PD patients were slightly older than control patients v70.7 ± 11.4 vs 68.1 ± 9.2, 55–96 (p = 0.001). Otherwise, there was no difference in gender distribution. We did not study other possible confounding risk factors pertinent to PD like smoking and exposure to pesticides as our main interest was not the incidence of PD but rather the effect of appendectomy on PD and to know if patients with PD had more appendectomies compared to non-PD patients. There were more appendectomies in PD patients compared to control patients 9.8% vs 5.4% (RR 1.30, 95% CI 1.00–1.71 and OR 1.81, 95% CI 1.08–3.04, p = 0.026, Fisher exact test). On regression analysis for the odds of having appendectomy using age, gender, and category (PD vs control), only category was significant with the following odds ratios: Exp(B) of 1.97, 1.00, and 0.94 for the category, gender, and age, respectively (p values 0.018, 0.97, and 0.23, respectively). When comparing PD patients with appendectomy to those PD without appendectomy, there was no significant difference regarding their age, age of onset of PD as manifested by the motor manifestations, and the duration of use of levodopa. Appendectomy was independent of gender and both groups had similar exposure to other surgeries and interventions. Age at appendectomy was relatively late 40.1 ± 18.7 (40–88) and the time to PD was 23 ± 18.4 (−12–59) years. Two patients had their appendectomy after the diagnosis of PD, one of them after 6 years and the other after 12 years, and one patient had incidental appendectomy while others were suspected to have acute appendicitis. This finding did not affect our results since we excluded the 3 patients.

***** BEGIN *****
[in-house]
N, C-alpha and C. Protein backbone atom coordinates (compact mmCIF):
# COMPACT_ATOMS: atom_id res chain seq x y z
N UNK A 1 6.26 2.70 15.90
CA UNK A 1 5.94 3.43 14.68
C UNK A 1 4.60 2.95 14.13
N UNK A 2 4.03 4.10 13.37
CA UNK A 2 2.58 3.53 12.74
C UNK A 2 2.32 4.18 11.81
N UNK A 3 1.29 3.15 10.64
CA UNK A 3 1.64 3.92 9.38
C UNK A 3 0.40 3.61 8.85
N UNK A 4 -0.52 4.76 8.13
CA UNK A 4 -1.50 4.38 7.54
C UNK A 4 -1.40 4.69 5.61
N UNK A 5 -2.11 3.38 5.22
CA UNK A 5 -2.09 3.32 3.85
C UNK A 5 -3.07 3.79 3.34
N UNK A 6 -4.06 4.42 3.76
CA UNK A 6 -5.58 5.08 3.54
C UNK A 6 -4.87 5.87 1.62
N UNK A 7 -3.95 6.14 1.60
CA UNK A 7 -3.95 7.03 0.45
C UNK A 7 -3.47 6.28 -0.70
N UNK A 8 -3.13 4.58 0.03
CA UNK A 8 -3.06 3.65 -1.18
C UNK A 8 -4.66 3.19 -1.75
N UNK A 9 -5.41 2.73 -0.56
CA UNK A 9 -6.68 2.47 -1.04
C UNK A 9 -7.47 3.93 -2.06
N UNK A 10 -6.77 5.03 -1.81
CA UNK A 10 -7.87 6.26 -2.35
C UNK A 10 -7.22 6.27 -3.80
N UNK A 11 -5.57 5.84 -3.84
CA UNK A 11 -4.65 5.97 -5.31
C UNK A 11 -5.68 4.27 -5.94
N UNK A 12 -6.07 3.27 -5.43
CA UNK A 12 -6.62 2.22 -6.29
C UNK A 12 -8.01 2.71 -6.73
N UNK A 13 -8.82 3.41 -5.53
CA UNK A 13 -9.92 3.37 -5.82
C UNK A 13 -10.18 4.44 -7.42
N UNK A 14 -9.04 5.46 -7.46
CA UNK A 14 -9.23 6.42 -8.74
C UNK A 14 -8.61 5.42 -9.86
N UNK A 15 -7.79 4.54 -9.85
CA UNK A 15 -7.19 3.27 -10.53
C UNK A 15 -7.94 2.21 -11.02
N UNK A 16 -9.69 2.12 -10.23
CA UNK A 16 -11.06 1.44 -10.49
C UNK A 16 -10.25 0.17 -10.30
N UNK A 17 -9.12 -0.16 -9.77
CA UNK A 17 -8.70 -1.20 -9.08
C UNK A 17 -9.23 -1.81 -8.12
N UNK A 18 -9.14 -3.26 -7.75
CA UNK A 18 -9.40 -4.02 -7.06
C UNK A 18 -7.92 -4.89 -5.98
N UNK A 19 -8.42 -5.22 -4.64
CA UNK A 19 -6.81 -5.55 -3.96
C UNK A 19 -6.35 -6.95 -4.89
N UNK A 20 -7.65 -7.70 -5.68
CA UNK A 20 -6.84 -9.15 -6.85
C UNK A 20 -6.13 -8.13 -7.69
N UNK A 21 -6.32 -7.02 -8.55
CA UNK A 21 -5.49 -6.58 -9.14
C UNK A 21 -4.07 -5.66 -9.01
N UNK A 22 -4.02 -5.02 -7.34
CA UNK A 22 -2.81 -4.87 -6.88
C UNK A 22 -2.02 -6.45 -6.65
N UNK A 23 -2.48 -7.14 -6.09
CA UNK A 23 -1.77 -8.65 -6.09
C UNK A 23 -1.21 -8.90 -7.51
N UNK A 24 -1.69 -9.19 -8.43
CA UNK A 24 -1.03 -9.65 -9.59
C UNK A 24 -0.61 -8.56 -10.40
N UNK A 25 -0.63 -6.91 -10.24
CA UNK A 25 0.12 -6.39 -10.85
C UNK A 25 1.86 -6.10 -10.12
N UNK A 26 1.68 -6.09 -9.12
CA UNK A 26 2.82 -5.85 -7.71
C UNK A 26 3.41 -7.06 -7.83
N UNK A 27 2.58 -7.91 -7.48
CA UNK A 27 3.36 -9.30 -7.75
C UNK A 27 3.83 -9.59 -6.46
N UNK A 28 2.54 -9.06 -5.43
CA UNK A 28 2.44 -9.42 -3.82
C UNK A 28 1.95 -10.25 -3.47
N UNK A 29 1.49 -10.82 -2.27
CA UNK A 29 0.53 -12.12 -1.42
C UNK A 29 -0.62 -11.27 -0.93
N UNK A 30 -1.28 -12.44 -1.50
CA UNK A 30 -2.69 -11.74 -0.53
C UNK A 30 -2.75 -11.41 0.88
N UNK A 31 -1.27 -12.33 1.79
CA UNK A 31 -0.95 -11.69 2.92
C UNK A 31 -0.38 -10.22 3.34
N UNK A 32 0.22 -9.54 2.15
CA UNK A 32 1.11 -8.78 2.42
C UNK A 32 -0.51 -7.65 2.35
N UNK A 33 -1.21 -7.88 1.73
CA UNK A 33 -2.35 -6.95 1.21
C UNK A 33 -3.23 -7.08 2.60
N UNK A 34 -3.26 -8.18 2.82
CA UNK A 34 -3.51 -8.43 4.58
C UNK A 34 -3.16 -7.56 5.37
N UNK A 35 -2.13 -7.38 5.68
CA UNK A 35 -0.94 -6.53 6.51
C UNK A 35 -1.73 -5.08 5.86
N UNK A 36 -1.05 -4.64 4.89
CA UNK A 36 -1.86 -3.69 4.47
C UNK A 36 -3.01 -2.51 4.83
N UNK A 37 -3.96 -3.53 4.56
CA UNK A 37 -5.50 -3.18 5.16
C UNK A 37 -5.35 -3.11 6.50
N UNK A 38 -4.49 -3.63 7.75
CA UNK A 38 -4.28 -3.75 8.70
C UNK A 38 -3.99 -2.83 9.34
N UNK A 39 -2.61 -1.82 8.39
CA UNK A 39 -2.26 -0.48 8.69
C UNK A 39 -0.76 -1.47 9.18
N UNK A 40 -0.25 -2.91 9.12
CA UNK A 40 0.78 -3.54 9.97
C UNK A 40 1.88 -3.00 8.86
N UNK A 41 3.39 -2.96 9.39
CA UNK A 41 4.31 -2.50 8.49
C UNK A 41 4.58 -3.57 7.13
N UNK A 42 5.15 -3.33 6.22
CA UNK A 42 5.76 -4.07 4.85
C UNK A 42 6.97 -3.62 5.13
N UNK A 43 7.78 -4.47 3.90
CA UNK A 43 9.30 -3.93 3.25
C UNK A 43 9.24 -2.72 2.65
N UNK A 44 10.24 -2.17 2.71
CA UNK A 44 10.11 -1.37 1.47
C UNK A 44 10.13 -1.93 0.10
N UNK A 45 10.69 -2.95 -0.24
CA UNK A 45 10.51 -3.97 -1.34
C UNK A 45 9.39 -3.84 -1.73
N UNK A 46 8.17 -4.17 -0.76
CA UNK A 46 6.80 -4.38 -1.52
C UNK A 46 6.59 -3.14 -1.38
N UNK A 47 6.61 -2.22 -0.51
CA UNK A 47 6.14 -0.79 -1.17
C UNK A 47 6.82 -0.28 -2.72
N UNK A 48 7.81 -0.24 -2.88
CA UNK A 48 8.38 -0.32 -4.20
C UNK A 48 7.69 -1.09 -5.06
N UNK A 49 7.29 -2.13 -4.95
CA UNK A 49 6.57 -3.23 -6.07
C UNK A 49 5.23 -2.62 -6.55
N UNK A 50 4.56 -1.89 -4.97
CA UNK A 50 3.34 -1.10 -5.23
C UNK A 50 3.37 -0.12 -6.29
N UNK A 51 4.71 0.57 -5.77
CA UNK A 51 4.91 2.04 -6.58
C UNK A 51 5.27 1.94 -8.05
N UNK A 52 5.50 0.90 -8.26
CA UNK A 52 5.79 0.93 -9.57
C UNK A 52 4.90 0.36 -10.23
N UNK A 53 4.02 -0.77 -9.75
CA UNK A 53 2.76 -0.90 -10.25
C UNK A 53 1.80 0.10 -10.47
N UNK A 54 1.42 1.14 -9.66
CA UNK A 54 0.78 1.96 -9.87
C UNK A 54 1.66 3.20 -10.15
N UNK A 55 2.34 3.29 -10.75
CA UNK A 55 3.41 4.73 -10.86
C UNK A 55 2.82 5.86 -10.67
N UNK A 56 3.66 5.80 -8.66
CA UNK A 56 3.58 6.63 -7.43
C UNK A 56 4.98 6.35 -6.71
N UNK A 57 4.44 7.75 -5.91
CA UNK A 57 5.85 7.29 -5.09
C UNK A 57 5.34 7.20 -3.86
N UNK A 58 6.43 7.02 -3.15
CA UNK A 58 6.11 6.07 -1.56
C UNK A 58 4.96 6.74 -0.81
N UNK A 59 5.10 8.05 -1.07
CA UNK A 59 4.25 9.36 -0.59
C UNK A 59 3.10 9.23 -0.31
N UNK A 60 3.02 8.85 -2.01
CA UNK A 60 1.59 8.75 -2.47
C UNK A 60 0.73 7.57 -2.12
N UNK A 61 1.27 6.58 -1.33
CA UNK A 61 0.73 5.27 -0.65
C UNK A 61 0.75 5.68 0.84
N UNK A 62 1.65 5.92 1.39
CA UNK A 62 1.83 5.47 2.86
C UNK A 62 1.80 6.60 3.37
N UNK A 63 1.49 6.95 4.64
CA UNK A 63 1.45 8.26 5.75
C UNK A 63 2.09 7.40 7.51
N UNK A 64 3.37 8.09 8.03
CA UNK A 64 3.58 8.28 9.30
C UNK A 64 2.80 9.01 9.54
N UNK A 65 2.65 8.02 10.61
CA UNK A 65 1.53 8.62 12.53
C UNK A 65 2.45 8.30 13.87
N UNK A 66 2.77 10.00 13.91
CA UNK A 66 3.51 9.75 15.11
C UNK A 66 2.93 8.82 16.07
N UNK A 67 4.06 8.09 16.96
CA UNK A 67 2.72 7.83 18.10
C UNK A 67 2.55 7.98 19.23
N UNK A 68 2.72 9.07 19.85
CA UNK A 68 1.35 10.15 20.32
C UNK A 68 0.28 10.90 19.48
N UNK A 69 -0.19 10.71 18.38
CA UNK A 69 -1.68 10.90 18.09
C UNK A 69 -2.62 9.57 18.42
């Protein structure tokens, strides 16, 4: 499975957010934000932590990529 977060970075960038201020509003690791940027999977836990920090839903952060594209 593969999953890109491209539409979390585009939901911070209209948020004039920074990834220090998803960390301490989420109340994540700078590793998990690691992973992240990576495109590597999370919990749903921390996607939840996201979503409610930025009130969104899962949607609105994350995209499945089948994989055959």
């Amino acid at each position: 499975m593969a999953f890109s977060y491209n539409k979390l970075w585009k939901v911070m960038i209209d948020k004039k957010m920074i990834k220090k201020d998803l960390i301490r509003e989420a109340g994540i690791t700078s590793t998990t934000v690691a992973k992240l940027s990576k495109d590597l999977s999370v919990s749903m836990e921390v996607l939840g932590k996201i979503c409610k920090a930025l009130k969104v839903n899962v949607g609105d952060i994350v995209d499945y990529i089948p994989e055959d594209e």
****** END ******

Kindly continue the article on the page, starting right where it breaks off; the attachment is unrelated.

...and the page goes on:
The relationship between the gastrointestinal tract and the nervous system is quite established based on basic laboratory and clinical studies [23]. This relationship is complex and multifaceted although the real interaction is still speculative. There is a significant evidence to support a relationship between the appendix and PD [10]. Previous clinical studies and observations regarding this relationship have been conflicting. This may be related to the different methods and patients in these studies. Here, in this study, patients with PD had a higher prevalence of previous appendectomy compared to control, but—interestingly enough—those PD patients with appendectomy did not differ from those without appendectomy regarding the age of the onset of their disease. If the appendix had a protective role and when it becomes inflamed (the main reason for appendectomy), it leads to a change in GI microbiome and perhaps alters the normal structure of Asyn to the pathologic form that in turn will be transported by the vagus nerve to the brainstem ultimately leading to the most common form of CNS synculeopathies namely PD [10, 24, 25]. This speculated sequence of events will be expected to lead to earlier onset of PD which was not the case in our patients. We may be quite wrong in this speculation and what we see reflects the small number of our control group and that they were not well matched to the PD patients as their age at least was slightly younger than PD patients. We assumed PD have started at the time of motor manifestations. Indeed, once these manifestations occur, almost 60% of the SNpc neurons have already degenerated [26]. The onset in most patients starts as mild non-motor symptoms like anosmia and constipation, and if there was an appropriate study of these non-motor manifestations, this would have shown if they started significantly earlier than those PD patients without appendectomy. The time interval between appendectomy and the onset of PD was quite variable 23 ± 18.4 years which makes the relationship rather unlikely or more complex and indirect, so a second hit or triggering factors may be needed [10]. Other previous studies also concluded that appendectomy was associated with a higher prevalence of PD. In a study using Danish medical and administrative registries of 265,758 appendectomy patients compared to 1,328,790 control patients, Sevesson and colleagues found a small increase in the risk of having PD in those with appendectomy (hazard ratio of 1.14, 95% CI 1.03–1.27) after more than 20 years post-appendectomy follow-up [21]. In another large study of a huge database including more than 62 million patients and almost half a million of appendectomy patients, Shirif and colleagues concluded that the relative risk to develop PD was 3.19, 95% CI 3.10 to 3.28, p < 0.0001 regardless of gender or ethnicity. They could not determine the duration between appendectomy and PD onset [22]. Other studies showed a preventive or protective effect of appendectomy on the development of PD. In a large study from Sweden, Liu and colleagues found a 16% lower risk of PD in patients who underwent appendectomy compared to control after studying 78,650 PD patients, each one compared to 40 non-PD control individuals matched for gender and year of birth [15]. In another small study like ours including 295 patients with PD, Mendes and colleagues found that patients with appendectomy had a later onset of PD than in those without appendectomy who had PD onset after the age of ≥55 years but has no effect on the age of onset on the entire cohort or those with the younger onset of PD [16]. In a well-conducted epidemiological and pathological study of the appendix in two independent datasets involving more than 1.6 million persons and 91 million persons after a year of observation, Killinger and colleagues found that appendectomy was associated with a lower incidence of PD especially in people living in rural areas. They also found that lysate of the human appendix tissue led to rapid cleavage and aggregation of Asyn [17]. Other studies did not suggest a clear relationship between appendectomy and PD incidence. Marras and colleagues studied the relationship between mid- and later-life appendectomy and the risk of PD, compared to patients who had cholecystectomy or no surgery. They found no increase in the incidence of PD in appendectomy compared to cholecystectomy (hazard ratio = 1.004; 95% confidence interval 0.740–1.364) and slightly higher incidence compared to the no surgery patients in the first 5 years postoperatively but not later. This may be related to already existing non-motor PD in such patients [27]. Other epidemiologic studies considered the first 5 years as a washout period [28]. In a retrospective study from Turkey comparing 69 PD patients with appendectomy and 770 PD without appendectomy, Yilmaz and colleagues found no effect of appendectomy on the onset, duration, or severity of PD and that the age of appendectomy (less or more than 20 years) did not affect the risk of developing PD [28]. Palacios and colleagues studied 2 large cohorts of women and men in the nurses’ health study and the health professional’s follow-up study; in the pooled analysis of both groups, self-reported appendectomy was not related to the risk of PD with a hazard ratio of 1.08 (95% confidence interval 0.94, 1.23). The risk for women who reported appendectomy for appendicitis rather than incidental appendectomy was higher with a hazard ratio of 1.23 (95% confidence interval 1.00, 1.50). All in all, the study suggested limited or no association between appendectomy and the risk of PD [29]. Finally, in a meta-analysis of studies of PD and appendectomy, Lu and colleagues concluded that appendectomy had no significant effect on the incidence of PD with a relative risk of 1.02, 95% CI 0.87–1.20, I2 = 83.1%, p = 0.789 [21]. So, this study supports those studies indicating a positive relationship between appendectomy and the risk of developing PD. The possible reason is that all our patients except one had appendicitis as the cause of their appendectomy and that was seen in the nurses’ health study. Again, this study adds to the uncertainty about the relationship of appendectomy and PD as those patients with appendectomy did not differ from those PD without appendectomy in the age of onset or severity of disease as reflected by the duration of use of levodopa. It is important to mention that the duration of levodopa use does not necessarily indicate disease duration or severity as its use is typically guided by patient symptoms and their effect on daily life activities. Levodopa use reflects the presence of motor symptoms which may not indicate the onset of the disease as non-motor symptoms may have appeared much earlier. The strength of our study comes from the well-documented PD diagnosis, one center study, and as it is the first that comes from our region which will add to data coming from the other regions in the world. The limitations of our study include the relatively small number of patients and controls compared to other major studies. There were 648 surveyed candidate patients with PD, but only it included 266 who were reported here. The main reason for being not included in the study was the inability to contact them, even though they did not differ from studied patients regarding their age, gender, or duration of PD. Another limitation was the lack of study of other PD risk factors like smoking or exposure to pesticides. There was as well no attempt to correlate the progression of PD non-motor symptoms especially gastrointestinal, the total or motor score of UPDRS, or Hoehn and Yahr staging between patients with and without appendectomy. Despite these limitations, we still believe that this study confirms the need for a well-conducted international prospective study of patients with appendectomy including studies that detect preclinical PD or PD in the premotor stage.